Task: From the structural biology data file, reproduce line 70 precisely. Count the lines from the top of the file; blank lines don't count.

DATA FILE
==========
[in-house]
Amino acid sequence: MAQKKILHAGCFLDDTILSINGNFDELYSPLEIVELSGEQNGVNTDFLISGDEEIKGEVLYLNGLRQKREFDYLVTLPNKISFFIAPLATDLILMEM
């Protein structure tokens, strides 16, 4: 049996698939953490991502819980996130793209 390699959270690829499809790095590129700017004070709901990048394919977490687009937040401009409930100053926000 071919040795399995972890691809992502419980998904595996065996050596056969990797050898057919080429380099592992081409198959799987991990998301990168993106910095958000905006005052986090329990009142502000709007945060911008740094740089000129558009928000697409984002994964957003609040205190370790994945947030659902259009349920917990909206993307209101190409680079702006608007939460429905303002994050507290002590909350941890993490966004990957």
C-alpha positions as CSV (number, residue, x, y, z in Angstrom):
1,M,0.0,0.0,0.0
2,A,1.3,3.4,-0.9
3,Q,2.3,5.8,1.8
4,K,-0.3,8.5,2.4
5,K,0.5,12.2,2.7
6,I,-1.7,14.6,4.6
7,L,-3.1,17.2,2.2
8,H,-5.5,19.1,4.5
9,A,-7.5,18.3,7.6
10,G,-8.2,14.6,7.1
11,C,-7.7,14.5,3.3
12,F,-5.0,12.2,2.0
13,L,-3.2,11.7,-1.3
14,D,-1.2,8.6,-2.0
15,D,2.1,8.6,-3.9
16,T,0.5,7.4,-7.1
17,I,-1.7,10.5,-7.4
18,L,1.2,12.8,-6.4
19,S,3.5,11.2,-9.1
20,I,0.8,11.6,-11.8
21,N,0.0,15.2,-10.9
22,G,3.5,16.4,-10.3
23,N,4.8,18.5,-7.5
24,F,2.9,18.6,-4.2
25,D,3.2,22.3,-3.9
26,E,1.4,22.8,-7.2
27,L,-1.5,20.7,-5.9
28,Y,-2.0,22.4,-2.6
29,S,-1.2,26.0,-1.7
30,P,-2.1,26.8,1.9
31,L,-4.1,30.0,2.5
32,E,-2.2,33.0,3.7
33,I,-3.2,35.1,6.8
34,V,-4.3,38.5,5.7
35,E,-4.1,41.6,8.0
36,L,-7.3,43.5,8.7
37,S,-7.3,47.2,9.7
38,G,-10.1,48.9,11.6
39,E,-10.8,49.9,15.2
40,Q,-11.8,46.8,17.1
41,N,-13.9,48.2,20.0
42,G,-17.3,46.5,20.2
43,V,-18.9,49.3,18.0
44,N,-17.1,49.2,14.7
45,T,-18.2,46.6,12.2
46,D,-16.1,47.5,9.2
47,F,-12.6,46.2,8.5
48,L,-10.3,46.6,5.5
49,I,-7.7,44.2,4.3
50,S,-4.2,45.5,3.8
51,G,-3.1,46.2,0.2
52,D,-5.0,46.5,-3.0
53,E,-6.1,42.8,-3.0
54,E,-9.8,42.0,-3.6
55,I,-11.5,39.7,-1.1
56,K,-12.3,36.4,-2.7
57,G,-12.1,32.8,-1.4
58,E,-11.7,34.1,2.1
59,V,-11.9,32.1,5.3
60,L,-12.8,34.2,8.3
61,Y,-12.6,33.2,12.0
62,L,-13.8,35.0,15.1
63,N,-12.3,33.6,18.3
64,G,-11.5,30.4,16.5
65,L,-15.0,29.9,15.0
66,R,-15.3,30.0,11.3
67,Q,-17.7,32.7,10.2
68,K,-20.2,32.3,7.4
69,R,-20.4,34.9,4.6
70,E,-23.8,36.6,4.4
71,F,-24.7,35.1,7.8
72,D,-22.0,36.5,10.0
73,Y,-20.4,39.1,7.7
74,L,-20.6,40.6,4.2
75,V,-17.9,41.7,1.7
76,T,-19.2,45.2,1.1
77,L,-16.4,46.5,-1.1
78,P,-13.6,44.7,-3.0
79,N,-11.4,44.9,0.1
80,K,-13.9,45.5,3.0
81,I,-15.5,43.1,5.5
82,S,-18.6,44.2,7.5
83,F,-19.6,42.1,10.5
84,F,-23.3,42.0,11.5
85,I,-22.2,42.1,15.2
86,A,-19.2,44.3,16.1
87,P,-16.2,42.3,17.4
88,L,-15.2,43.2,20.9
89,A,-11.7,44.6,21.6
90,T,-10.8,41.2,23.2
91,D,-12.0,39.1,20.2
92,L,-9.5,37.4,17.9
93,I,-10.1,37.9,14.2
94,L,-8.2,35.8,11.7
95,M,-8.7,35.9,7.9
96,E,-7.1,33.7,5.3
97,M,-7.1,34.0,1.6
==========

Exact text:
66,R,-15.3,30.0,11.3